"We’re currently at our highest level of escalation and are working in partnership with health boards and the Scottish Government to address the challenges being faced through a range of actions, including the potential for targeted military assistance as in other UK ambulance services.”
It comes as health boards around the country continue to warn of unprecedented pressure on services.
NHS Greater Glasgow and Clyde said services have been “extremely busy” in recent weeks.
"Our emergency department teams have been working incredibly hard to see, diagnose and admit or discharge patients as quickly as possible,” a spokesperson said.
"In recent weeks, however, as has been the case across Scotland, pressures on our services have been mounting due to increased Covid infection, rising ED attendances and additional staffing pressures.
"We recognise the strain this has put on both staff and services and will support both as much as possible.”
Russell Coulthard, deputy director of acute services in NHS Lanarkshire, said: “We continue to experience pressure across our acute hospital sites and in primary care services.
“These pressures are continuing due to three main factors; the number of Covid-19 positive patients, trying to maintain and recover key clinical services, including planned operations, and a shortage of staff due to annual leave or those having to self-isolate as a result of contacts outside of work.”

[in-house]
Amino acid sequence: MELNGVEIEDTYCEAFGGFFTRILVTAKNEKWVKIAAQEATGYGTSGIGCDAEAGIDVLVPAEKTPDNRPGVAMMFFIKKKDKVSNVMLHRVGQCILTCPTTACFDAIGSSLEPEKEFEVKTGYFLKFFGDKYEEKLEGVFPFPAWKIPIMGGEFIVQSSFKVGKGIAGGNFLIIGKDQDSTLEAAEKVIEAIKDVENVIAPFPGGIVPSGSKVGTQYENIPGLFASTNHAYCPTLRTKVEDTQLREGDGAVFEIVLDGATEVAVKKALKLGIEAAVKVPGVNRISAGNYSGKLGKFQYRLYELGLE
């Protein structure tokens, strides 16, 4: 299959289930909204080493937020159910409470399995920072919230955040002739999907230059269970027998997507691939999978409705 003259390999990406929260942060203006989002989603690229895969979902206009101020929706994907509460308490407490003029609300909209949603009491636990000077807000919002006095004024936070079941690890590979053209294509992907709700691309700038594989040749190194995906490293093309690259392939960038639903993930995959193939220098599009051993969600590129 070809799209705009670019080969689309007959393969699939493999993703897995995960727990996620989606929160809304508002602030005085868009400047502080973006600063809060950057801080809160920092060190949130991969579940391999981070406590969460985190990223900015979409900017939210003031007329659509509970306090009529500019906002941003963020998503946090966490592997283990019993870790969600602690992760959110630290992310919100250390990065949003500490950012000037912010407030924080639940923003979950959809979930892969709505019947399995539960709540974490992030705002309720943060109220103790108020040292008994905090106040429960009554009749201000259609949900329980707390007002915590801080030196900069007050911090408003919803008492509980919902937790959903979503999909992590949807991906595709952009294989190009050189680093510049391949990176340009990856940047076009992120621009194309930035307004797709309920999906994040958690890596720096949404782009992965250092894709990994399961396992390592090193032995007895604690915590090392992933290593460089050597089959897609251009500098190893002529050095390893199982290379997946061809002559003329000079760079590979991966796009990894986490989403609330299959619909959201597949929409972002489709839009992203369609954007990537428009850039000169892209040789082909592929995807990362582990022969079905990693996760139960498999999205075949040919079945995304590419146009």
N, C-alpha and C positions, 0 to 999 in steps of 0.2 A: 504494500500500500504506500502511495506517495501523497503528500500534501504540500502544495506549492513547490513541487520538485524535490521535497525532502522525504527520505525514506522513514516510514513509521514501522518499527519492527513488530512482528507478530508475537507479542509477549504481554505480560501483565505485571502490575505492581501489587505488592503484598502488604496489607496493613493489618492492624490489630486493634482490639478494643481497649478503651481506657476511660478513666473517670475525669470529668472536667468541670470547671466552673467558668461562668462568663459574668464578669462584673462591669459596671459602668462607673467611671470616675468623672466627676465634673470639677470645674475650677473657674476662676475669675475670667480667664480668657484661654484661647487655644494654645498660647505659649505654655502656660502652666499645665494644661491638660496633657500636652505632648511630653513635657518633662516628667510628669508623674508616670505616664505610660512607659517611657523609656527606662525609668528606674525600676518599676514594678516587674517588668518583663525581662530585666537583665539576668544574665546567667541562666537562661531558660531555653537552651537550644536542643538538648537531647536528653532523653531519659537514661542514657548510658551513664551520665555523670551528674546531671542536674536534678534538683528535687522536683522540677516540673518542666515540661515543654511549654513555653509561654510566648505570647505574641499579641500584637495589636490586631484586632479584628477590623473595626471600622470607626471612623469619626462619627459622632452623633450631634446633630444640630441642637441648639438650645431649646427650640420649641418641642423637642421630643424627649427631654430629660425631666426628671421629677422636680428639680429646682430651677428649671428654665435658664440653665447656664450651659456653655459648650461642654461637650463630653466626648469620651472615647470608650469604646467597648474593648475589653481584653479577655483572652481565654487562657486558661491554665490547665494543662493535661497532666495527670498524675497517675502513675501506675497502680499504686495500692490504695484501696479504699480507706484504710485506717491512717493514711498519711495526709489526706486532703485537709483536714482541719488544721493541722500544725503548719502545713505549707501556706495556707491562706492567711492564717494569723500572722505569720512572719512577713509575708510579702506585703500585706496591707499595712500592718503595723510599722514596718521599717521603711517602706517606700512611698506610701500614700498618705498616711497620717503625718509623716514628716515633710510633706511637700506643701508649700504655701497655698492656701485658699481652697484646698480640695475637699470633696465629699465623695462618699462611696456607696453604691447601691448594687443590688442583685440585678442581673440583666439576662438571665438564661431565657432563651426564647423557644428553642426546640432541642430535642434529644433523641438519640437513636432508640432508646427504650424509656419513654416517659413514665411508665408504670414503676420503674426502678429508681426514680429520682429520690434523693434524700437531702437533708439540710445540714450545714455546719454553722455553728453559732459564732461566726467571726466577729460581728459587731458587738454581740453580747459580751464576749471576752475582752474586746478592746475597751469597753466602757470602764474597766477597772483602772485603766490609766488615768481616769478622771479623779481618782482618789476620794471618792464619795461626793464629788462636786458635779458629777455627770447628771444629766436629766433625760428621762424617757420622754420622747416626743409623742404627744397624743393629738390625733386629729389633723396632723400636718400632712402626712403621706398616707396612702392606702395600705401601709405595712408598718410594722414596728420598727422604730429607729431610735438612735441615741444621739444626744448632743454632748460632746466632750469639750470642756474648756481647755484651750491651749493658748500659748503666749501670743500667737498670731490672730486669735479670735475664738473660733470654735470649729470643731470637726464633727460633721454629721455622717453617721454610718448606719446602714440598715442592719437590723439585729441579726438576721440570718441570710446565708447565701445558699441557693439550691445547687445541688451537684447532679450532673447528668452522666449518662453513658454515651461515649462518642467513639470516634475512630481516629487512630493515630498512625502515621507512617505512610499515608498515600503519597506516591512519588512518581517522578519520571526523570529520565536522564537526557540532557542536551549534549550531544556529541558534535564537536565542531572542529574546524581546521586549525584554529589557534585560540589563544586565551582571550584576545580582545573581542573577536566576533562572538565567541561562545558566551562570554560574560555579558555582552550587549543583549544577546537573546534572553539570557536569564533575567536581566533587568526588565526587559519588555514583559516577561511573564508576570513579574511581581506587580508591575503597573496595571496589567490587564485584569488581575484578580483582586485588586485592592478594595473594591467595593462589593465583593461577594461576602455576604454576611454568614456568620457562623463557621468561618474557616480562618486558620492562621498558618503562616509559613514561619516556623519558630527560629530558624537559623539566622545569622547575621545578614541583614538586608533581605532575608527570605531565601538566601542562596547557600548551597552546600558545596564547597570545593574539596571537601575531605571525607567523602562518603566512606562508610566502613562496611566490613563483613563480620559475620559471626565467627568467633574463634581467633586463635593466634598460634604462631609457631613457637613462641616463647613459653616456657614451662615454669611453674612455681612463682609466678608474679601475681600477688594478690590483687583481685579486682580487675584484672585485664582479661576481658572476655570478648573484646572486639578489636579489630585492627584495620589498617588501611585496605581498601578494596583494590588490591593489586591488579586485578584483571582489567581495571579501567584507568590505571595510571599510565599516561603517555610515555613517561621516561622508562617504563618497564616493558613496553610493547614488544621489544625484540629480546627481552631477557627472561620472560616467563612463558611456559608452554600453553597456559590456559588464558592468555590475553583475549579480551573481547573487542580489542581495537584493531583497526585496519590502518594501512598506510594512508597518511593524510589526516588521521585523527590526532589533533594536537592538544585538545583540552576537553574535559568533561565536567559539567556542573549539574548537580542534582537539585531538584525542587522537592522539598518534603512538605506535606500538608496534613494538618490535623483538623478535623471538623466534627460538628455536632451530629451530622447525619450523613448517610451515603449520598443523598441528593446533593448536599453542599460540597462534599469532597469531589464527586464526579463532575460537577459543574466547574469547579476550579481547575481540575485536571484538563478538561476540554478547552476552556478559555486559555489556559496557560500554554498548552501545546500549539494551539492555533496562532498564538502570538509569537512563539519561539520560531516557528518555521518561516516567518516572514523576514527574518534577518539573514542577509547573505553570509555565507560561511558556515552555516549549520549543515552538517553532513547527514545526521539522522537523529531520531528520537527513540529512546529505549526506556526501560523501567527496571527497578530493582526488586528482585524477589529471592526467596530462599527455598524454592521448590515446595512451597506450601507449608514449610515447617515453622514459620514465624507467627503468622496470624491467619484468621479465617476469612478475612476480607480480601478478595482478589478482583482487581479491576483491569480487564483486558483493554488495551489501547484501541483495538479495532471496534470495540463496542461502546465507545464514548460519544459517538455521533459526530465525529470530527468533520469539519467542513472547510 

Willie Duffy, head of health at UNISON, said union officials have been “inundated” by healthcare workers under pressure.
“The service is at breaking point,” he said.
"I’ve never had so many people come to me and say that they’re knackered. It’s coming from a multitude of areas, from short staffing, sickness, self-isolation. We’re getting it quite heavy from a lot of our members.”
Glasgow-based paramedic Liam Boylan said he has seen waits of up to three-and-a-half hours to discharge patients at A&E departments.
He said many calls could be dealt with by other services, and pleaded with people to use “common sense” when deciding whether or not to dial 999.
“It’s not as if we’ve got a huge amount of resources and we’re just not bothering going, we’re trying to get to the people who need us the most,” he said.
“But in between that, we’re sweeping up everything – we’re sweeping up mental health, and people drunk at events like TRNSMT over the weekend.
“We seem to be the cloth that will mop everything up.”